I've stayed at 4 of the 6 official hotels before (Sheraton, Maihama, Tokyu, Okura) and Okura is the closest hotel to Bay Side Station.
The pathway to the main road is much more stroller and luggage friendly than that of Sheraton where small steps try to confound you every 20m or so. Except for the mad dash across the road - we didn't cross at the red light seeing that we had to double back - its a really pleasant walk.
Not that you had to walk if you didn't want to, because we found that the Resort Cruiser frequency is very high due to the short journey. Indeed the entire bus journey (from station to hotel and vice versa) takes around 3 minutes. The Resort Cruiser is also one of the least packed ones I've ever seen.
There was a small hiccup at check-in. As usual, the staff couldn't find my kanji name when I showed them my confirmation email from jalan.net. I don't know why jalan.net sends the email with my kanji name but gives the hotel my katakana one. I had to spell out my katakana name before they could locate my reservation. Using English with the staff was fine, though sometimes I had to hazard with my poorly learnt Japanese.
Breakfast wasn't included in our room plan, but we were given some vouchers to offset the cost - down to 1,800 yen per person - though we didn't use them.
The quaint thing about the hotel is that they still use old-fashioned keys to unlock the doors. However, because its a physical key, they only provided one copy of it to us.
The room we were given didn't have a good view. We were facing Sheraton, and could only see part of the ocean, and nothing of the parks. Still, the hotel seemed to have aged really well - the room we stayed at Tokyu was quite visibly run down.
At 44sqm, the room felt much smaller than Tokyu's (of the same size). This could be due to the addition of a 3rd bed, though we concluded that it was really due to the toilet taking up much of the floor space. With two bathing areas (one stand-up, one bathtub), one person could easily sleep comfortably in the space between these two areas.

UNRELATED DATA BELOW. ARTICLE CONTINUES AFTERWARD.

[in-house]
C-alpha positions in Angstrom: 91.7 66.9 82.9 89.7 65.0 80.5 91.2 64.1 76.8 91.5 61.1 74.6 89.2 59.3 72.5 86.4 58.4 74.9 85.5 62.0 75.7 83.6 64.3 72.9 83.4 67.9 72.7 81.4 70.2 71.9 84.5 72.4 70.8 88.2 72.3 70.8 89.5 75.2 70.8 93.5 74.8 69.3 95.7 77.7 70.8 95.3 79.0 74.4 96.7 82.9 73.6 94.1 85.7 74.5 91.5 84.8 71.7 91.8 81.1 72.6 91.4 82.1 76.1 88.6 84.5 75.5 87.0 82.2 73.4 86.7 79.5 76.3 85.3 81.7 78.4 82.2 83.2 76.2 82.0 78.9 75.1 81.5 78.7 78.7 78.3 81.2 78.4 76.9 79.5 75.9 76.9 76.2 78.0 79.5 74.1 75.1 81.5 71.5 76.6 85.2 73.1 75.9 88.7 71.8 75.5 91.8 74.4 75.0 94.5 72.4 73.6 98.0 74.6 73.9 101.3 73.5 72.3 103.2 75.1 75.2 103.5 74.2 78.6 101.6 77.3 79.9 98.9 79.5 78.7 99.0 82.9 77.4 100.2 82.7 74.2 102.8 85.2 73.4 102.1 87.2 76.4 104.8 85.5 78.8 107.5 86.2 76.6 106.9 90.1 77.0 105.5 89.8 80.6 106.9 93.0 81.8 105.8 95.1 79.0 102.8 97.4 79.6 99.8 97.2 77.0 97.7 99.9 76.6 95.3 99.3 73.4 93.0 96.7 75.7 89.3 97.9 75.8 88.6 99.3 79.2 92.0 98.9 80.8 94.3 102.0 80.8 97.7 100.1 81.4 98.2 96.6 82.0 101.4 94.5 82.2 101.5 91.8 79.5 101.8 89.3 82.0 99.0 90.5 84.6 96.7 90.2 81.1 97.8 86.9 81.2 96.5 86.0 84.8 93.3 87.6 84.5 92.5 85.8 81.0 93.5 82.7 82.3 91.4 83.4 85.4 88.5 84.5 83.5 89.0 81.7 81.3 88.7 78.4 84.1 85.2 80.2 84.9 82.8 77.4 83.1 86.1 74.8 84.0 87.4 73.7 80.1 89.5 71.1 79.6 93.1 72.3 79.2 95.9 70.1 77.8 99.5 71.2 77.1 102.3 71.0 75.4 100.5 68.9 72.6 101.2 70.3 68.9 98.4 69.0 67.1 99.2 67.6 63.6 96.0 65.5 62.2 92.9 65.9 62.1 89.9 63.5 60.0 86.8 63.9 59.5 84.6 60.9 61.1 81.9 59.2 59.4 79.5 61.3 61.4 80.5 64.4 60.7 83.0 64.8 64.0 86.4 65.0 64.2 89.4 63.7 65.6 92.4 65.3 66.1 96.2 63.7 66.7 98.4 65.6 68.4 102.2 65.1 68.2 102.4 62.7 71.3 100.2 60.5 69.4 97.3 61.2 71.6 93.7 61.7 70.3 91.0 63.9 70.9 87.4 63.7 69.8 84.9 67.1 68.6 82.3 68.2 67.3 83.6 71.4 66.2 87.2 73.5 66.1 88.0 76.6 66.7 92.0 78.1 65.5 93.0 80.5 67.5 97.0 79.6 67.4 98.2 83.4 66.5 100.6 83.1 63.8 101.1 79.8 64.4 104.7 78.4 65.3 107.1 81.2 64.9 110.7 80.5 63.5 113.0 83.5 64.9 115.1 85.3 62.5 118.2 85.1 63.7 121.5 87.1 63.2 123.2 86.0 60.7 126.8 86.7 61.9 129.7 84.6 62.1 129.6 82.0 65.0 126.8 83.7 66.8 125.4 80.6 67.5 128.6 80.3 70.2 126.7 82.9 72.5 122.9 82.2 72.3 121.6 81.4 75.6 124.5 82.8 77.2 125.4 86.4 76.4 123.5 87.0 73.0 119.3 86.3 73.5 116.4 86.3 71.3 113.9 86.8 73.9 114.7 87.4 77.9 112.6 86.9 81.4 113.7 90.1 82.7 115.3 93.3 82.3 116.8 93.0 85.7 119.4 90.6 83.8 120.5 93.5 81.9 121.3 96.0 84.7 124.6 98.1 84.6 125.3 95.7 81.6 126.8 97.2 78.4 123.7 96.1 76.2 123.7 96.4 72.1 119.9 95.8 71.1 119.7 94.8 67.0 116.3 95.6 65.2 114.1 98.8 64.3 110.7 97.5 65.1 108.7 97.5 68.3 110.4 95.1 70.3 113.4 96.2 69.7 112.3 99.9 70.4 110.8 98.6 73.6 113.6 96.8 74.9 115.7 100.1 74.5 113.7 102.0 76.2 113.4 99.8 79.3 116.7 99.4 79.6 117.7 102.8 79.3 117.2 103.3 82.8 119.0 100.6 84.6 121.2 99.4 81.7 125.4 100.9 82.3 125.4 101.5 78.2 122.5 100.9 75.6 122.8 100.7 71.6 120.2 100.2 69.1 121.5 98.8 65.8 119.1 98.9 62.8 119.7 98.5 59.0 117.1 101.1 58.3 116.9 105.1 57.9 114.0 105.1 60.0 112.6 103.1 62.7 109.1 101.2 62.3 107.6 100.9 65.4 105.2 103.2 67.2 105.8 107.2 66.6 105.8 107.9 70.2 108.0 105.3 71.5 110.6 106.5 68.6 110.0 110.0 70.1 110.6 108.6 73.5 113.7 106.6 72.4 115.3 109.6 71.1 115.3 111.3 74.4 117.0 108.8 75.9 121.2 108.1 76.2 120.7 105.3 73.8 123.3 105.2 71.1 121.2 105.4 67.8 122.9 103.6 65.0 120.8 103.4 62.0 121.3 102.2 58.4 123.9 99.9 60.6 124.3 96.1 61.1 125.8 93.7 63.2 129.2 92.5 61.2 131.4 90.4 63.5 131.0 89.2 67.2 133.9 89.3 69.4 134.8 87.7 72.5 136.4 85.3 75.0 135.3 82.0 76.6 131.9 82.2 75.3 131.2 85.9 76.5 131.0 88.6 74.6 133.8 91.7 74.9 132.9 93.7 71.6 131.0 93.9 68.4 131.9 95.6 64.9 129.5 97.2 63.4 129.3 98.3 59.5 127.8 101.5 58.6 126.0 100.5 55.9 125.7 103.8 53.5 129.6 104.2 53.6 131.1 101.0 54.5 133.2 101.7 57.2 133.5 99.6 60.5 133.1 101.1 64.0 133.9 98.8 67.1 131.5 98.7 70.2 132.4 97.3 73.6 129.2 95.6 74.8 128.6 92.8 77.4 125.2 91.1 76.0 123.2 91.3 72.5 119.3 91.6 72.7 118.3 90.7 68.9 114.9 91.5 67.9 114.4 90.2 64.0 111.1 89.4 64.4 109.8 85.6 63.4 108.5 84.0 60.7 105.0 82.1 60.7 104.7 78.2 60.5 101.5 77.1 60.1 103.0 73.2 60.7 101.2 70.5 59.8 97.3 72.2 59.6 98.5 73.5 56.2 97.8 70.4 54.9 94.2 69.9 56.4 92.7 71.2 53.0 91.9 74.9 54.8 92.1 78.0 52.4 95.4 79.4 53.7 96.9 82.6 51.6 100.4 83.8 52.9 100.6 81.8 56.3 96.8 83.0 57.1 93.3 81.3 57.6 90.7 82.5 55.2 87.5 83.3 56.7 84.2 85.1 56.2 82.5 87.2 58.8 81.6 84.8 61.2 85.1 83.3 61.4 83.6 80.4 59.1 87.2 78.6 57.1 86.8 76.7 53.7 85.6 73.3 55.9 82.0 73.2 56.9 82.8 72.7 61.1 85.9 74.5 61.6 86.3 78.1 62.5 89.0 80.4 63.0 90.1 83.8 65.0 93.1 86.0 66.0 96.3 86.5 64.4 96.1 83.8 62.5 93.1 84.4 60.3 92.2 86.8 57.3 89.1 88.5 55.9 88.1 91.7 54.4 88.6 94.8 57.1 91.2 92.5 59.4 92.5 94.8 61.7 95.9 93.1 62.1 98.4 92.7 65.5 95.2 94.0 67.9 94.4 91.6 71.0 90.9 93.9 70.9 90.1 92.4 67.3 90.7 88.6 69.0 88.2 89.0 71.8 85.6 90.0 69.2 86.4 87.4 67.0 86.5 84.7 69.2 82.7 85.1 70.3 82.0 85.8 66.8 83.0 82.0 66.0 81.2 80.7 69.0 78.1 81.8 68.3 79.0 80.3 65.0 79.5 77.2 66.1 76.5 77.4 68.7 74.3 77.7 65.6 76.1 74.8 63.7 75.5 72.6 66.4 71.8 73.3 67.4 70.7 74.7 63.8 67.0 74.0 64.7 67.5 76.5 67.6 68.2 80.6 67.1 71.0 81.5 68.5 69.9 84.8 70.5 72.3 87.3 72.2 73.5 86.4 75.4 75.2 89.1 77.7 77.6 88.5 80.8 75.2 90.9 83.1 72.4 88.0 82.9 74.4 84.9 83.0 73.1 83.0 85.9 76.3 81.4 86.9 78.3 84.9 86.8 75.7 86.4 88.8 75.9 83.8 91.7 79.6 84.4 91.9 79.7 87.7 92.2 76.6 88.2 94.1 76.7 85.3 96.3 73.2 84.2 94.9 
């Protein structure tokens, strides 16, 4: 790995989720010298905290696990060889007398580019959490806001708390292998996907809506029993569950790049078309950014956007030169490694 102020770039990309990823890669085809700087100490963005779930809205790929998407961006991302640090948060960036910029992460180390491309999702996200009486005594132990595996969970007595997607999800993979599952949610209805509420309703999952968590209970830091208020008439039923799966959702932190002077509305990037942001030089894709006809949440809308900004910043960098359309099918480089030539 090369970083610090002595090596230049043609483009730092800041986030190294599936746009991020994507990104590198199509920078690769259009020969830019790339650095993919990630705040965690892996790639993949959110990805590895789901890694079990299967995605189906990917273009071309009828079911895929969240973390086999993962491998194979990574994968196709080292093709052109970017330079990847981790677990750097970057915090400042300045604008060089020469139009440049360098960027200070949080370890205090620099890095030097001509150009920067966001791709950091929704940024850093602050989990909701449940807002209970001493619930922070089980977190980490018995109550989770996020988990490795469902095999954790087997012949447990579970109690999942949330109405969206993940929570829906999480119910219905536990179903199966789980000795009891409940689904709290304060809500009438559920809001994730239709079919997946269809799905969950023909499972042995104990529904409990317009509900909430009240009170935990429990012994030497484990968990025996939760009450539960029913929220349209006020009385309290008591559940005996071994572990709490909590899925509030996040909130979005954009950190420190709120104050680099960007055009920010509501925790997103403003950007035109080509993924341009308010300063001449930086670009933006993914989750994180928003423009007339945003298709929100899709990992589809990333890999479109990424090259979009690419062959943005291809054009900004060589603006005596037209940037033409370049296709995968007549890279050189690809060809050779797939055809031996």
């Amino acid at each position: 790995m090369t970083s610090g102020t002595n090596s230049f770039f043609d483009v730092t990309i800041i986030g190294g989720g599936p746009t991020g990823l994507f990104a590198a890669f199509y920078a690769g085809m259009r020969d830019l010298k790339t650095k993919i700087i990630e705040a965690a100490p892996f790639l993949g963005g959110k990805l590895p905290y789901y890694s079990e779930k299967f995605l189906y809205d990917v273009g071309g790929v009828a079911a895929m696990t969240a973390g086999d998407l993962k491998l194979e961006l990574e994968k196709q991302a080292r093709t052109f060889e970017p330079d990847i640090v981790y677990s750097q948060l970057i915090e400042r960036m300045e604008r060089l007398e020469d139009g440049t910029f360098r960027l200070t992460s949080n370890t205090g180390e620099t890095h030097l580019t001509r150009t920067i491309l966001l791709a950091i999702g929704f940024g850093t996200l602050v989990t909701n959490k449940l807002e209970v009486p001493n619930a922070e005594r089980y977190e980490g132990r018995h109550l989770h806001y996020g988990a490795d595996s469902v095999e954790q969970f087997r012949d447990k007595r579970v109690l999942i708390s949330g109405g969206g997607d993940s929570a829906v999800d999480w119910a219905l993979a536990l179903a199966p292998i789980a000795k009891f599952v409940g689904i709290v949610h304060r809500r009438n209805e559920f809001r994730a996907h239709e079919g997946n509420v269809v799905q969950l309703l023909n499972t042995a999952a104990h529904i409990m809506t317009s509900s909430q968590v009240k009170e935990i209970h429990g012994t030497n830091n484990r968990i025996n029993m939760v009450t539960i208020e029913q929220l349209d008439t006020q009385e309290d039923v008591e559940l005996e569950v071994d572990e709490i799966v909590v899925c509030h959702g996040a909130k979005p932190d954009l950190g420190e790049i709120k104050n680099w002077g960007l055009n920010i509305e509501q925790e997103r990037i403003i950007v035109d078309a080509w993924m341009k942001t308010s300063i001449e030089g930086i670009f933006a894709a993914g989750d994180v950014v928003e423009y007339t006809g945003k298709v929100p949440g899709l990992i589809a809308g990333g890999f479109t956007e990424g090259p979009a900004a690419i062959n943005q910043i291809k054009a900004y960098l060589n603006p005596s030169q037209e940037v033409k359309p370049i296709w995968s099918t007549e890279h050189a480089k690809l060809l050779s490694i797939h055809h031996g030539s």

Each bed comes with a deluge of pillows: one small bolster, one round pillow, and two regular pillows. We couldn't really quite figure out what to do with that many pillows when night came. I suppose they make for good back support when watching TV from the bed.
The lights in the room can be controlled by a single switch near the doorway, and the toilet lights can be toggled on and off seperately with a complex logic that befuddled us for quite a few days. It was only on the last night when I set the alarm clock for the flight next day, that I noticed it came with switches for lighting in seperate locations of the room.
We couldn't locate a safe box in the room either, unless its been so cleverly hidden that even the occupants couldn't find it.
The hotel has a "drug store" which actually sells food, magazines along with medicine - something like a cross between a typical combini and drug store in Japan. Of course, with the limited space the store can't carry a wide range of products. With Ikspiria so near though, we didn't have much need to patronise the drug store.
Service standards were, as typical of most Japanese hotels, generally excellent.
I'd say Okura and Sheraton are amongst my favourite official hotels - the differentiating factor with other hotels mainly being the proximity of the hotel to Bayside station. However, I had a lot of trouble locating non-smoking rooms for a reasonable price.
I did miss the vending (and ice) machines, as well as coin laundry, which were available at Mitsui Garden / Maihama / Tokyu.
I'll put up some photos of the hotel on my blog once I've finished processing my photos - and of course put up a trip report while I'm at it as well.